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Proc Natl Acad Sci U S A. 1999 Aug 31;96(18):10412-7.

Bacillus subtilis aconitase is an RNA-binding protein.

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Department of Molecular Biology and Microbiology, Tufts University School of Medicine, 136 Harrison Avenue, Boston, MA 02111, USA.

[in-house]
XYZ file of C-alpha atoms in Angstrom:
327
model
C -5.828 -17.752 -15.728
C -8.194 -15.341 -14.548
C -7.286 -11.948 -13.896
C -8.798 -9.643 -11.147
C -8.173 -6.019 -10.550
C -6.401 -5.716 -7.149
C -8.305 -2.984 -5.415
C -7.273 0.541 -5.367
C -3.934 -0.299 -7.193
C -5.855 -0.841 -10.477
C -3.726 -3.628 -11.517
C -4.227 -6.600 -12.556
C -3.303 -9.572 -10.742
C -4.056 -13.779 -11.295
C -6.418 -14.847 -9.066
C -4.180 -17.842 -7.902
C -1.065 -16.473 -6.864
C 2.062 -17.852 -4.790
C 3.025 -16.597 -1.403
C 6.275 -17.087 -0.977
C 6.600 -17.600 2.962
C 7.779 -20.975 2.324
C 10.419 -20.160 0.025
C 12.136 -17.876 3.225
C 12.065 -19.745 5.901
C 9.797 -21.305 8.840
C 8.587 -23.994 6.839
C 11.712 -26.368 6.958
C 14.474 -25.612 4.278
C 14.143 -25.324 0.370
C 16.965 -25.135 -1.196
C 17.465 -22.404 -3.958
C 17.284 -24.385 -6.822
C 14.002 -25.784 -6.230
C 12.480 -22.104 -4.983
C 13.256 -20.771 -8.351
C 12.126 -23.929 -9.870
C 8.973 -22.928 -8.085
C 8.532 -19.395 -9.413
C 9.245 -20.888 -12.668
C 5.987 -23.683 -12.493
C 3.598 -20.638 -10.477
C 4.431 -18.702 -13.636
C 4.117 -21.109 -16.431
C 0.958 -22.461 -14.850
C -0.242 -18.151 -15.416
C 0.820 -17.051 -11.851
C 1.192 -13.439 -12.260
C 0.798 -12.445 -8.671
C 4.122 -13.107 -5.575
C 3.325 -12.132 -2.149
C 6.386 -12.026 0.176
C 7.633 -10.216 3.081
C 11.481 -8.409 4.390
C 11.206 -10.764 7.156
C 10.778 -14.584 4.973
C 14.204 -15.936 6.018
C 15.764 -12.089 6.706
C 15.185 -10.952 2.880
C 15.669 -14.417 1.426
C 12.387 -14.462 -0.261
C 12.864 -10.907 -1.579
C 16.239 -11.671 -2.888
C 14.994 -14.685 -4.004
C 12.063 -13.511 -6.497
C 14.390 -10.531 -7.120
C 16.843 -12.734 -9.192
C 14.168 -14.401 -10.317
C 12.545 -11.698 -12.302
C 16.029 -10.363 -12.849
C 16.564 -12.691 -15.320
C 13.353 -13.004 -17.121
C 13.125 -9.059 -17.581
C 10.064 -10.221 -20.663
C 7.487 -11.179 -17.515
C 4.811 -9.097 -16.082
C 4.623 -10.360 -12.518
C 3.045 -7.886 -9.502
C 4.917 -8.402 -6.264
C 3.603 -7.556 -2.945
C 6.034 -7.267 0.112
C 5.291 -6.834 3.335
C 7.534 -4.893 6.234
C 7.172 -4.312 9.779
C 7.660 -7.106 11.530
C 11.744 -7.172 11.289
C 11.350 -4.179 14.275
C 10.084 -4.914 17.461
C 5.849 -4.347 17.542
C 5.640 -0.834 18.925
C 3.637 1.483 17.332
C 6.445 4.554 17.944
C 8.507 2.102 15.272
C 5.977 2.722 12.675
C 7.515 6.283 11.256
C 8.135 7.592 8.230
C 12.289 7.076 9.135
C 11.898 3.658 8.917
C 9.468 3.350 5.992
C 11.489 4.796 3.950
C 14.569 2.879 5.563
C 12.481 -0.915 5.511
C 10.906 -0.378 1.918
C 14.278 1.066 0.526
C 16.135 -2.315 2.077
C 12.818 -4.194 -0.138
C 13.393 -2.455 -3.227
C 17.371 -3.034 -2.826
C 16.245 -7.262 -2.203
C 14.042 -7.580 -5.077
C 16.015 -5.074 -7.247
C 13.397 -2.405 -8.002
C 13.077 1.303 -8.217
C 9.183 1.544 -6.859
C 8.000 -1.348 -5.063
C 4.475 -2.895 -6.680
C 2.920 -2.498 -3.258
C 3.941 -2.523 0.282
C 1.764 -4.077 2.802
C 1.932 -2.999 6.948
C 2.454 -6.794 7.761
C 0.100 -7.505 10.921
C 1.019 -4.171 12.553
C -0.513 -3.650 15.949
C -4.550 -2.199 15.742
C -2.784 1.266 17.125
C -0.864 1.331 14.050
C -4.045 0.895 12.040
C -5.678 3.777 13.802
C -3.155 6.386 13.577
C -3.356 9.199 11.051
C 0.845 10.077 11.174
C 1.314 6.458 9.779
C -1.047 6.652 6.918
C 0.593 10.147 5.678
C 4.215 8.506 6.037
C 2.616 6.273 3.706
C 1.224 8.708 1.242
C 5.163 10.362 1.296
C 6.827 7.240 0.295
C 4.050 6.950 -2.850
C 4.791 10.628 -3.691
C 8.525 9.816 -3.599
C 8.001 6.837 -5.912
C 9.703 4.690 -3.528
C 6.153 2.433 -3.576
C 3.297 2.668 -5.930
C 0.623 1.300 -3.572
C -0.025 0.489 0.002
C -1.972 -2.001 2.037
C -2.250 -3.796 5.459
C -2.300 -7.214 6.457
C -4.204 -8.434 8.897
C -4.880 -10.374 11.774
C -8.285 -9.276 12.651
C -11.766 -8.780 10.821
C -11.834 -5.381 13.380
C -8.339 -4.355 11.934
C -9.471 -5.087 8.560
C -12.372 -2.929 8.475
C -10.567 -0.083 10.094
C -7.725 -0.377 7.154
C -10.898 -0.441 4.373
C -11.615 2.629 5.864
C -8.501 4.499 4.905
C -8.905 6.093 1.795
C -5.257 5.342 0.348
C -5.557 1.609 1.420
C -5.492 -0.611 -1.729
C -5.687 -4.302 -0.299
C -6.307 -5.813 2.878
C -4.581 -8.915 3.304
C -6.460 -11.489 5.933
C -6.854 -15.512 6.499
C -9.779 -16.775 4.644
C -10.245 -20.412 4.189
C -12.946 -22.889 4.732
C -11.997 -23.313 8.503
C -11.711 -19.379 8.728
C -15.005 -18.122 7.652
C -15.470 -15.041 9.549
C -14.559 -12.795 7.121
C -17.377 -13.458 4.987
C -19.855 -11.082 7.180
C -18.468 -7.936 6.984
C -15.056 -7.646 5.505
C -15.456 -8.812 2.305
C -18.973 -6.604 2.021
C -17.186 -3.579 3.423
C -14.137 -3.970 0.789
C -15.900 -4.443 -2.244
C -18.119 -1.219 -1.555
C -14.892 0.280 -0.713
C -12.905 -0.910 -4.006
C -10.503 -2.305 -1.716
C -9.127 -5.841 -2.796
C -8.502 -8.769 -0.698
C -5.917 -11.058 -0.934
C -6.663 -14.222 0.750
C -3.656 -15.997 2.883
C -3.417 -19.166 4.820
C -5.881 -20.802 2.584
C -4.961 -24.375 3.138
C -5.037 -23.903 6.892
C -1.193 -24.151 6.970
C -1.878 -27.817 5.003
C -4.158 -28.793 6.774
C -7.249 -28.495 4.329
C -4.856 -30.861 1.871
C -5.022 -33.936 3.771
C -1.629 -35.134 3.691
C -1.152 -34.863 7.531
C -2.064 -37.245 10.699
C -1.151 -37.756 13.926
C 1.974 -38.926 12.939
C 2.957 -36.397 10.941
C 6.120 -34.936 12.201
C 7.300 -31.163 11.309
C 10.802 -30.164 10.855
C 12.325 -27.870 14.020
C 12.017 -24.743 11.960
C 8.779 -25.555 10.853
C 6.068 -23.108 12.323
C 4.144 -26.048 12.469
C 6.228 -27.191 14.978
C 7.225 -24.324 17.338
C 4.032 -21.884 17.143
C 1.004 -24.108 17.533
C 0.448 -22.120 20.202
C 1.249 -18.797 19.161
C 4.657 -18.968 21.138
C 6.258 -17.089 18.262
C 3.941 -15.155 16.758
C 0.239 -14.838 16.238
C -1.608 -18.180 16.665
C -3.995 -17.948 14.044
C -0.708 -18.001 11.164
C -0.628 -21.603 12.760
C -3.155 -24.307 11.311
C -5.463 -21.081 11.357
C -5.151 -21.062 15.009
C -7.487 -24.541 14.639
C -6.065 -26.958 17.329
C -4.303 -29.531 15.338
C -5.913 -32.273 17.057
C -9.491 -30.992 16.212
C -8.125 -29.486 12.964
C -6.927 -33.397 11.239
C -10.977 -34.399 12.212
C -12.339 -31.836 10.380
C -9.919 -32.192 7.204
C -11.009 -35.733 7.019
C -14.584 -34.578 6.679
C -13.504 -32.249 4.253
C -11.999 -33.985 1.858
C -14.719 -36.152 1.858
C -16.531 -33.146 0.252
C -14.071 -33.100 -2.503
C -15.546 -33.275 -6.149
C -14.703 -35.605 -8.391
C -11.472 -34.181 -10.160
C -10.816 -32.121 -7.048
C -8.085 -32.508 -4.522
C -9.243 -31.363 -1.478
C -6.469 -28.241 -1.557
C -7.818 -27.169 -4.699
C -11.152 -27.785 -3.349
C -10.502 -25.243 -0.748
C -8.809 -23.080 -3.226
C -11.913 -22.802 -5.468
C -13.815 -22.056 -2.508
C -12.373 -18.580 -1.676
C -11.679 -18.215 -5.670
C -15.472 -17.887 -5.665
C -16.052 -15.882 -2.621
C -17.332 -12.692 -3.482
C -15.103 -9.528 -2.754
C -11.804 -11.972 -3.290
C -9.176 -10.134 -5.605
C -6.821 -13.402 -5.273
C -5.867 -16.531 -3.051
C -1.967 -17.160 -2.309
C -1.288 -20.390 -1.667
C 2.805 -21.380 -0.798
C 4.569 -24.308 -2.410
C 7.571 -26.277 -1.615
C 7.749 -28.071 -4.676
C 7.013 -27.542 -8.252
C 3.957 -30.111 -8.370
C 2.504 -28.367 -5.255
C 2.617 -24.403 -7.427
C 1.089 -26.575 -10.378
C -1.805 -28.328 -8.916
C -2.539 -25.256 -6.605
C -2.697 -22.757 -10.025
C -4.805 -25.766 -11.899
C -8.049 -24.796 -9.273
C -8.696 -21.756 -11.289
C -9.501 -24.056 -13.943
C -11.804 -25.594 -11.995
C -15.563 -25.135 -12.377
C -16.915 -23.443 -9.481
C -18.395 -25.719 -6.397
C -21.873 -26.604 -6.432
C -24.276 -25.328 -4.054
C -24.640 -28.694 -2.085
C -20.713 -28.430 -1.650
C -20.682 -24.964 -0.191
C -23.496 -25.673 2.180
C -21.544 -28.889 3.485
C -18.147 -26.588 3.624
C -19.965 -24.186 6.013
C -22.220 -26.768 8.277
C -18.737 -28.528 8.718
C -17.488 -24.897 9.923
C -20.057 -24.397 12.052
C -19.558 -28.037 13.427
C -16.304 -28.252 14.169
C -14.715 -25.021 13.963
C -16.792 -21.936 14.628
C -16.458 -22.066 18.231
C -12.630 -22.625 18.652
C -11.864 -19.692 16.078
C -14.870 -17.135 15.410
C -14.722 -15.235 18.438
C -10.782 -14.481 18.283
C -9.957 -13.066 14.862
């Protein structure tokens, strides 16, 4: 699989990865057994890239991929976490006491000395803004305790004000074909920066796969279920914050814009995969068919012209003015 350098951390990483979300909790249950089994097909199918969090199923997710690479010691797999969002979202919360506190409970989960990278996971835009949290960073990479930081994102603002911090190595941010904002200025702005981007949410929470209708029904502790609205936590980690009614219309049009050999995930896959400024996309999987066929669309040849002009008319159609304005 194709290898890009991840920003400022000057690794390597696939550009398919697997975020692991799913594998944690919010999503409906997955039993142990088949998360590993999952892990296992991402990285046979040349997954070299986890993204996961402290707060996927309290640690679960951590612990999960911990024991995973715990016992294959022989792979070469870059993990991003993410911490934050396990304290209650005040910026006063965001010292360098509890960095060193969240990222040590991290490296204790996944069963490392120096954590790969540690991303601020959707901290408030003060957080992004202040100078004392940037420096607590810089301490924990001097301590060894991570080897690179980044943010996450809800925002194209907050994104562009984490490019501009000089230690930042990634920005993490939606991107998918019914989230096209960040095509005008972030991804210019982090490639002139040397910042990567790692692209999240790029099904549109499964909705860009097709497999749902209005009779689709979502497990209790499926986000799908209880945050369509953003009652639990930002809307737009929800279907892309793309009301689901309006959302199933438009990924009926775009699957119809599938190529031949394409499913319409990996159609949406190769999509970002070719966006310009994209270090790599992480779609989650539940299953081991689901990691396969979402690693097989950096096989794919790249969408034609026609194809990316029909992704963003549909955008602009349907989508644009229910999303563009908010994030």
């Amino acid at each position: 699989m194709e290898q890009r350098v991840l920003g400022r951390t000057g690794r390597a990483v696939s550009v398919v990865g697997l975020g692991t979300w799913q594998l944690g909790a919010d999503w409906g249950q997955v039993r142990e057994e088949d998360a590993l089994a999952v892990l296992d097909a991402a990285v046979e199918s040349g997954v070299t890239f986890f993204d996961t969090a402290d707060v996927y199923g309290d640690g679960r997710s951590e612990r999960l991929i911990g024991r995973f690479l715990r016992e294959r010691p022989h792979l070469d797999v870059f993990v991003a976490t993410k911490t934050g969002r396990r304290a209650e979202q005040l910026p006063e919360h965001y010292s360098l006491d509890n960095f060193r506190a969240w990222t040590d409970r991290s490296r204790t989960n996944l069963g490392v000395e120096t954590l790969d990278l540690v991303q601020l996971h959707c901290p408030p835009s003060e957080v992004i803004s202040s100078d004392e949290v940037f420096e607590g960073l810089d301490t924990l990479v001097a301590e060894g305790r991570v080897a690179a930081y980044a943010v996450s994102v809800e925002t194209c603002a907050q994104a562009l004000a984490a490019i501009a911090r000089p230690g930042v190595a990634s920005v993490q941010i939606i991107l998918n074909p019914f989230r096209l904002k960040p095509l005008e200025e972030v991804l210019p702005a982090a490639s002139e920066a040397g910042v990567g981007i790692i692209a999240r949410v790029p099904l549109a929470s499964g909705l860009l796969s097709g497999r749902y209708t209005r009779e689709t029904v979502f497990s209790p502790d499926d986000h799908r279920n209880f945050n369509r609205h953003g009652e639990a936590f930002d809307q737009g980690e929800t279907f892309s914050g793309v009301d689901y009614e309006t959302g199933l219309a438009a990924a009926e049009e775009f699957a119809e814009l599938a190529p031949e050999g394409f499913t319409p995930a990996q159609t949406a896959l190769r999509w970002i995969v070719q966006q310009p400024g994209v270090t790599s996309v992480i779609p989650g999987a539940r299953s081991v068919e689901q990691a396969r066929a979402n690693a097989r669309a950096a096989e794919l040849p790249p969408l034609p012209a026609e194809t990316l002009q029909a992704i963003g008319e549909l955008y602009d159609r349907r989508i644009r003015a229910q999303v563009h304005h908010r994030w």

The aconitase protein of Bacillus subtilis was able to bind specifically to sequences resembling the iron response elements (IREs) found in eukaryotic mRNAs. The sequences bound include the rabbit ferritin IRE and IRE-like sequences in the B. subtilis operons that encode the major cytochrome oxidase and an iron uptake system. IRE binding activity was affected by the availability of iron both in vivo and in vitro. In eukaryotic cells, aconitase-like proteins regulate translation and stability of iron metabolism mRNAs in response to iron availability. A mutant strain of B. subtilis that produces an enzymatically inactive aconitase that was still able to bind RNA sporulated 40x more efficiently than did an aconitase null mutant, suggesting that a nonenzymatic activity of aconitase is important for sporulation. The results support the idea that bacterial aconitases, like their eukaryotic homologs, are bifunctional proteins, showing aconitase activity in the presence of iron and RNA binding activity when cells are iron-deprived.

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